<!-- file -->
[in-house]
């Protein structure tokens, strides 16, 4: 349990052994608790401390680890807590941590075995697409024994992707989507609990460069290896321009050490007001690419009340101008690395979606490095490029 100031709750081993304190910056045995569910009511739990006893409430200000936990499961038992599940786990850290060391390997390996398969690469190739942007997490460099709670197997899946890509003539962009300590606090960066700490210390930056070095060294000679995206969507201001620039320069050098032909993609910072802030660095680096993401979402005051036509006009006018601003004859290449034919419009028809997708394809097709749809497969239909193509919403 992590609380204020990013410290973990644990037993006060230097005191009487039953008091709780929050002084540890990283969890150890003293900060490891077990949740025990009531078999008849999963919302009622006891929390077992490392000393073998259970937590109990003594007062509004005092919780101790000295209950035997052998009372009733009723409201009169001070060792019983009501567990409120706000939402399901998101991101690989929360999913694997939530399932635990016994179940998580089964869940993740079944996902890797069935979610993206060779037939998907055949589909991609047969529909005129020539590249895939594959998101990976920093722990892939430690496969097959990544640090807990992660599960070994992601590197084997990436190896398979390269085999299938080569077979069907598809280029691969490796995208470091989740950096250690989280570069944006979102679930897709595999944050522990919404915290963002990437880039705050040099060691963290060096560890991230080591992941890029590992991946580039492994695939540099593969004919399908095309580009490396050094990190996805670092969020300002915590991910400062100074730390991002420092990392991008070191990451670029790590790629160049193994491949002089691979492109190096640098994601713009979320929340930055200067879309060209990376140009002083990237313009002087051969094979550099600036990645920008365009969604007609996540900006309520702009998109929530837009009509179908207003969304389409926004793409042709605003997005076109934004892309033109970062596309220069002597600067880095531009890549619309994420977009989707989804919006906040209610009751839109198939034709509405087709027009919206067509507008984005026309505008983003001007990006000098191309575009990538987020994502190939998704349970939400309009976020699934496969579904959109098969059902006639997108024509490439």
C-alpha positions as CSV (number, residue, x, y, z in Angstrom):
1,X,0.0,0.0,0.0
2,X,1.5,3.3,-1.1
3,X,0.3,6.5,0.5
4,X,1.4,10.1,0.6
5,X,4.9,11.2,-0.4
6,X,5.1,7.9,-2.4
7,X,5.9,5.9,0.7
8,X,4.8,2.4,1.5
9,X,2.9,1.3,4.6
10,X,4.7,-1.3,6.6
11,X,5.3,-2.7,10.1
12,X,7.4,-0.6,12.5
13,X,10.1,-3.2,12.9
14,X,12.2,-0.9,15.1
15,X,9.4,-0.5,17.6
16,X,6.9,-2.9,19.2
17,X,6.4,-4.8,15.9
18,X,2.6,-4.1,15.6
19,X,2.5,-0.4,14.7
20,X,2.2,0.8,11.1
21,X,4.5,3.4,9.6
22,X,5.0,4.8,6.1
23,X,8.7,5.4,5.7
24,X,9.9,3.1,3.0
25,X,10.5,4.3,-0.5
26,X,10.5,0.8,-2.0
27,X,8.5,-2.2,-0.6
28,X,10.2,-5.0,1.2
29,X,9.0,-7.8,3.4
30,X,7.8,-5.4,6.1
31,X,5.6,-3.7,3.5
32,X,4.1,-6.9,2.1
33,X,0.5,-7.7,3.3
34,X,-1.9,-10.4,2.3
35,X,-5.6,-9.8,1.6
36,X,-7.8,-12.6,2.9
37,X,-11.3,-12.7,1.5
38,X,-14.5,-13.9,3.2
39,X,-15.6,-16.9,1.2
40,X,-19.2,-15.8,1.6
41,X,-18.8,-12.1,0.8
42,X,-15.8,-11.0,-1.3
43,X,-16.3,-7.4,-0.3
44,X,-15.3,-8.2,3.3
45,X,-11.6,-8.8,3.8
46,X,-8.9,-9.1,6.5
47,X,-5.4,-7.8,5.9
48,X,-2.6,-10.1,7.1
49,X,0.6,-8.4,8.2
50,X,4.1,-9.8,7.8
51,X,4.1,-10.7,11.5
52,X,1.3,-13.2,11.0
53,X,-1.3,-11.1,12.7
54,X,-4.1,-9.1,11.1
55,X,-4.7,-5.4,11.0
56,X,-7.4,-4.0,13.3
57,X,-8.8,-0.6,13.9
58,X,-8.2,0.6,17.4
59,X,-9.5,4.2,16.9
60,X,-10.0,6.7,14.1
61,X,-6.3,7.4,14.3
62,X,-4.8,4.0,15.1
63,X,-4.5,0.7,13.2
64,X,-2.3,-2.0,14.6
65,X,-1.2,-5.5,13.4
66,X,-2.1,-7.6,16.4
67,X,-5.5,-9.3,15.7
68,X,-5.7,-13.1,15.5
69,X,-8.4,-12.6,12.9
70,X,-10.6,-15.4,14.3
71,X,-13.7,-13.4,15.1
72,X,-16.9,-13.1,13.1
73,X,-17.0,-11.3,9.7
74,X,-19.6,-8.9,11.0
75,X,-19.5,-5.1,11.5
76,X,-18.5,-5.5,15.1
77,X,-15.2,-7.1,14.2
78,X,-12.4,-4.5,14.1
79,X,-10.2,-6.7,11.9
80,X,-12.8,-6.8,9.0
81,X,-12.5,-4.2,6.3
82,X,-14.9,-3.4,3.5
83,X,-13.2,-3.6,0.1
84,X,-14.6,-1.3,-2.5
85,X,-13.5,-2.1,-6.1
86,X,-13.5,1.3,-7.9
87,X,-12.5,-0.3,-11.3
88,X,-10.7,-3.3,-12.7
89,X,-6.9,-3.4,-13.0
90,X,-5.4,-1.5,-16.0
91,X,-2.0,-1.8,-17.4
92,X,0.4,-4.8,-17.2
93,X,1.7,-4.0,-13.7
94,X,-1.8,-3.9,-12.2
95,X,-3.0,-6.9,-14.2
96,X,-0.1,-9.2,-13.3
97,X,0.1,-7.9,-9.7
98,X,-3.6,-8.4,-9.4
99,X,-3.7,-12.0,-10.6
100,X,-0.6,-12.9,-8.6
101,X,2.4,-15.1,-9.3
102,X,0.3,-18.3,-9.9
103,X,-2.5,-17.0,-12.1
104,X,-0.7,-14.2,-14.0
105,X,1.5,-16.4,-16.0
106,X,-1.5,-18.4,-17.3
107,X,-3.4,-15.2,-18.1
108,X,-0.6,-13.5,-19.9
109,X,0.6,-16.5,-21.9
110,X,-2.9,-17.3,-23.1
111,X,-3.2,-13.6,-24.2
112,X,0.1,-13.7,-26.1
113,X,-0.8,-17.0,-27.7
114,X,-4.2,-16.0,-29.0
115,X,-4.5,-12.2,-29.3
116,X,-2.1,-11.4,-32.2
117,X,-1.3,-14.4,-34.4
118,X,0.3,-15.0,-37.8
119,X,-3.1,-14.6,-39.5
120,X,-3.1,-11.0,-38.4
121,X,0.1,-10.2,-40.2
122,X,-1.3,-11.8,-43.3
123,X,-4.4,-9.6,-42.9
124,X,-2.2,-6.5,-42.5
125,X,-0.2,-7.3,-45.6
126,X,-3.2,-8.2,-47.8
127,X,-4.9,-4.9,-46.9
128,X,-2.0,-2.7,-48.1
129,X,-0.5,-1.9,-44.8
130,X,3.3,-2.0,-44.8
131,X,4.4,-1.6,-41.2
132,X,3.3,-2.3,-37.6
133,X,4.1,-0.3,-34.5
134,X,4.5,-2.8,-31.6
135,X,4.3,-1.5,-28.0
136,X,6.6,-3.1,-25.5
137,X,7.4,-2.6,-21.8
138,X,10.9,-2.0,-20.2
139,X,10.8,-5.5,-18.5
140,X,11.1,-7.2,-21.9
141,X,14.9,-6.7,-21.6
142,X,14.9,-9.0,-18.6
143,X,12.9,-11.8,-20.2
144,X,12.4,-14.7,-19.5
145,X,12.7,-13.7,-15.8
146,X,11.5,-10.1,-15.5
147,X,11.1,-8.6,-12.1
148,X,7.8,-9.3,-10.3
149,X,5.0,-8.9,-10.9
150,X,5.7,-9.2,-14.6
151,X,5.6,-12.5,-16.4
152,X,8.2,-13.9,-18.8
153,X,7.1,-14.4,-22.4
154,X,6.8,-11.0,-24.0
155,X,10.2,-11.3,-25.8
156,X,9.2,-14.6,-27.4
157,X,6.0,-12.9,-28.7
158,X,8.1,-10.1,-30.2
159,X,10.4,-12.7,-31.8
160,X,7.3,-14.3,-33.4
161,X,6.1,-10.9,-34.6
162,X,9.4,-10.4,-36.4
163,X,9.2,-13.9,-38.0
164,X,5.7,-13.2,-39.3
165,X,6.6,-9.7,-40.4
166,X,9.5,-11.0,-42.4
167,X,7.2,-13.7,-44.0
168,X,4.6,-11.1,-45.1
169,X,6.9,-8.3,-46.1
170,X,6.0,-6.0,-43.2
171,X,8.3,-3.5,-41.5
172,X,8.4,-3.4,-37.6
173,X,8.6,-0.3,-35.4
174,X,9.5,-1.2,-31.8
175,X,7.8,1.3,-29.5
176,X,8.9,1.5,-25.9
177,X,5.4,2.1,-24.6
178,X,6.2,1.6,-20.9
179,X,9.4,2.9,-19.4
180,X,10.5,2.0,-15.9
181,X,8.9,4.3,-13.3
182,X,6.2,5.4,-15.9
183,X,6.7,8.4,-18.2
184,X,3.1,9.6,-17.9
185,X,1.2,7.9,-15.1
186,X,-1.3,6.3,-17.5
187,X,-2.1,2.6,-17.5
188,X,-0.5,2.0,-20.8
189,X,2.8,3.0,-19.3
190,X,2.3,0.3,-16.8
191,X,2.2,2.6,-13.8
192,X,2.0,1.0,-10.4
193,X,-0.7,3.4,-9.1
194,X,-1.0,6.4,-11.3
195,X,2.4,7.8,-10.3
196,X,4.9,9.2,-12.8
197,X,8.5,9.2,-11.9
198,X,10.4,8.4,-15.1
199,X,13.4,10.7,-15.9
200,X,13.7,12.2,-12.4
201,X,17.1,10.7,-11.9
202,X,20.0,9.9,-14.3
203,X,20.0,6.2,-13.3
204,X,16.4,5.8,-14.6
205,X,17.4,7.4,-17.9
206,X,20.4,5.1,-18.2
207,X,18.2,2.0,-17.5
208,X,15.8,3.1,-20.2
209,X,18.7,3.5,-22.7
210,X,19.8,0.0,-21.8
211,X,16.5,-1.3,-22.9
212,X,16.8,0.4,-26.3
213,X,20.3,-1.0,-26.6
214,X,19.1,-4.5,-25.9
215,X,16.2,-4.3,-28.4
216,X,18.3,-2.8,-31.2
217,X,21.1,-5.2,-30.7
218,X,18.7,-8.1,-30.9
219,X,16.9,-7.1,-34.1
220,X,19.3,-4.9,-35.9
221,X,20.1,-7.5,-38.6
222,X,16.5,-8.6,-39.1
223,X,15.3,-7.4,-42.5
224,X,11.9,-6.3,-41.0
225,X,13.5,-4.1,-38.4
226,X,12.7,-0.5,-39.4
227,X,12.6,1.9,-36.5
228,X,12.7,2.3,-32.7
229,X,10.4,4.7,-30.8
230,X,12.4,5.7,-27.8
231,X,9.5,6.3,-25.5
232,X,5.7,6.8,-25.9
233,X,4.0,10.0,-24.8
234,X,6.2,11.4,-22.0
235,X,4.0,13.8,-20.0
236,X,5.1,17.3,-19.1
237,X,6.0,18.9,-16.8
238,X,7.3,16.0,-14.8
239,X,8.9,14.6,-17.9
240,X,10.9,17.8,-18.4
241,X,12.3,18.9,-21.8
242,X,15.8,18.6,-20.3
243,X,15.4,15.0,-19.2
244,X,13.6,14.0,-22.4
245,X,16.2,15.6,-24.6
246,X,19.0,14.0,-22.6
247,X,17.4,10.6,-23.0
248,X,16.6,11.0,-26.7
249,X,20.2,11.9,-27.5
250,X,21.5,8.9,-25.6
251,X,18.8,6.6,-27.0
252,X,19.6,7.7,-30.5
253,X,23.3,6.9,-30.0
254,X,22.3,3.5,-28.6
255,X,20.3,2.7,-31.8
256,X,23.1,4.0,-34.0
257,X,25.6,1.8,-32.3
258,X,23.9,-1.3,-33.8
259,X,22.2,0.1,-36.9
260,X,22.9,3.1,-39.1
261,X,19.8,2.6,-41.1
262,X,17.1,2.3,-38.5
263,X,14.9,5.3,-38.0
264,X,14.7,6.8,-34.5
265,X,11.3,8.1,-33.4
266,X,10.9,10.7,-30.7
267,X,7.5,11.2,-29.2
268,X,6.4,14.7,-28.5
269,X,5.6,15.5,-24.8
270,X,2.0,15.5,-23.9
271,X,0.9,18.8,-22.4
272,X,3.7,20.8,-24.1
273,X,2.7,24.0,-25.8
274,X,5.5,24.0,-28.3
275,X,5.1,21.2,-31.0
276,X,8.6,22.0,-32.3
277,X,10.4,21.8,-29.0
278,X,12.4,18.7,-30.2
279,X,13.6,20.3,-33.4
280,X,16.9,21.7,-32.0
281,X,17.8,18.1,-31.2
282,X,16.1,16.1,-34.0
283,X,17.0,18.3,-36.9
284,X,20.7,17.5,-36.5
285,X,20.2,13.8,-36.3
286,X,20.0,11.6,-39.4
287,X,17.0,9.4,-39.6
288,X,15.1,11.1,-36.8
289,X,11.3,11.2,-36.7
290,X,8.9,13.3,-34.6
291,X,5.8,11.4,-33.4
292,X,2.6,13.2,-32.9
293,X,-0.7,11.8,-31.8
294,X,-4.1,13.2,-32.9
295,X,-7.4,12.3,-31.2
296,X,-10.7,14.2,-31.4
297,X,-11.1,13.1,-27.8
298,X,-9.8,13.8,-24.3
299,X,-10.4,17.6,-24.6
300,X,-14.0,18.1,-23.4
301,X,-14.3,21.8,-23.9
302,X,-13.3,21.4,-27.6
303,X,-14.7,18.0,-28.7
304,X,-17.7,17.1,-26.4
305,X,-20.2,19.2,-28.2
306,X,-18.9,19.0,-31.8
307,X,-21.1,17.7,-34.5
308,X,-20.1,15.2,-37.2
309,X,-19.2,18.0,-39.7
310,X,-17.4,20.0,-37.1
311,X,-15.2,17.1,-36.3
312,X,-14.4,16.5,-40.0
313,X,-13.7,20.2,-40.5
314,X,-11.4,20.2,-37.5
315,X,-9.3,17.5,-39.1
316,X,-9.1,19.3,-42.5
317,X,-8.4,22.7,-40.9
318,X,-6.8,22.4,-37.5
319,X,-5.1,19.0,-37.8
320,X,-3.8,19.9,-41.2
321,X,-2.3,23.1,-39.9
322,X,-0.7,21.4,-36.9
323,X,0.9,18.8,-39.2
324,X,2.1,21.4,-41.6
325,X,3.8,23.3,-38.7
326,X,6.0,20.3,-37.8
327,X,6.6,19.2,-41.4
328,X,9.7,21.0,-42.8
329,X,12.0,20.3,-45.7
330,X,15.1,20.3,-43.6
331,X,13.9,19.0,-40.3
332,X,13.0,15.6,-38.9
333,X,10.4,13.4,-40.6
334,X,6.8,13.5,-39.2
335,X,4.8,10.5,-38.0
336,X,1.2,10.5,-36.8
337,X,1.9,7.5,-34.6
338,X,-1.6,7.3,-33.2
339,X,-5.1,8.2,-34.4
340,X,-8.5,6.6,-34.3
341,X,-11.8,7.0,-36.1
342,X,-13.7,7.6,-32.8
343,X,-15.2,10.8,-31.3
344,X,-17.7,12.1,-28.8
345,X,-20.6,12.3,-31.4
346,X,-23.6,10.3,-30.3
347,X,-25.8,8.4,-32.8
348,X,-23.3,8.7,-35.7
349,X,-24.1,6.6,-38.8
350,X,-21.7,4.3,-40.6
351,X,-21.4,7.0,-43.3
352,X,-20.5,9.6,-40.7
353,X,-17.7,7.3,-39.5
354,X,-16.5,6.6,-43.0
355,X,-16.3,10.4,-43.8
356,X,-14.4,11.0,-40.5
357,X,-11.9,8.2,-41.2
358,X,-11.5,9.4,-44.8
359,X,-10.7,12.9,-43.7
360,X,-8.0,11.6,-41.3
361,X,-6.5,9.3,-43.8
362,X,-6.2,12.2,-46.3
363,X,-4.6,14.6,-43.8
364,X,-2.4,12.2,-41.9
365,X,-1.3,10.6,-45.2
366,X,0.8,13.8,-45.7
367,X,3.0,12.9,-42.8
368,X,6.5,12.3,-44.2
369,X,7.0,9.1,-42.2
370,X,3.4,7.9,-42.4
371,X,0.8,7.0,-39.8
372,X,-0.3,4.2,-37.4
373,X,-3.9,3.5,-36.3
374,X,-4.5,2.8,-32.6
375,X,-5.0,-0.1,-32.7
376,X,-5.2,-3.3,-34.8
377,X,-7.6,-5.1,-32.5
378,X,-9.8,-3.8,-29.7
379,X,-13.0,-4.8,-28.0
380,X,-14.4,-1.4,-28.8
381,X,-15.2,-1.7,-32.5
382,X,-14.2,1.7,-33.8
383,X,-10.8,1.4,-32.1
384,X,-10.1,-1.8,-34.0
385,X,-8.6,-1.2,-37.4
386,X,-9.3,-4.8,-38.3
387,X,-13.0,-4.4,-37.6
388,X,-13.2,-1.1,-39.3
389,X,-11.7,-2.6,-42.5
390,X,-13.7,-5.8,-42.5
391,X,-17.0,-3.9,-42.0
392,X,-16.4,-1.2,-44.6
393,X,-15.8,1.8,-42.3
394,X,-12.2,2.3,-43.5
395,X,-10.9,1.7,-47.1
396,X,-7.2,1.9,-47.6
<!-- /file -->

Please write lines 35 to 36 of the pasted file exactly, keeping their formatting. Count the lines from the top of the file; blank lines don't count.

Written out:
32,X,4.1,-6.9,2.1
33,X,0.5,-7.7,3.3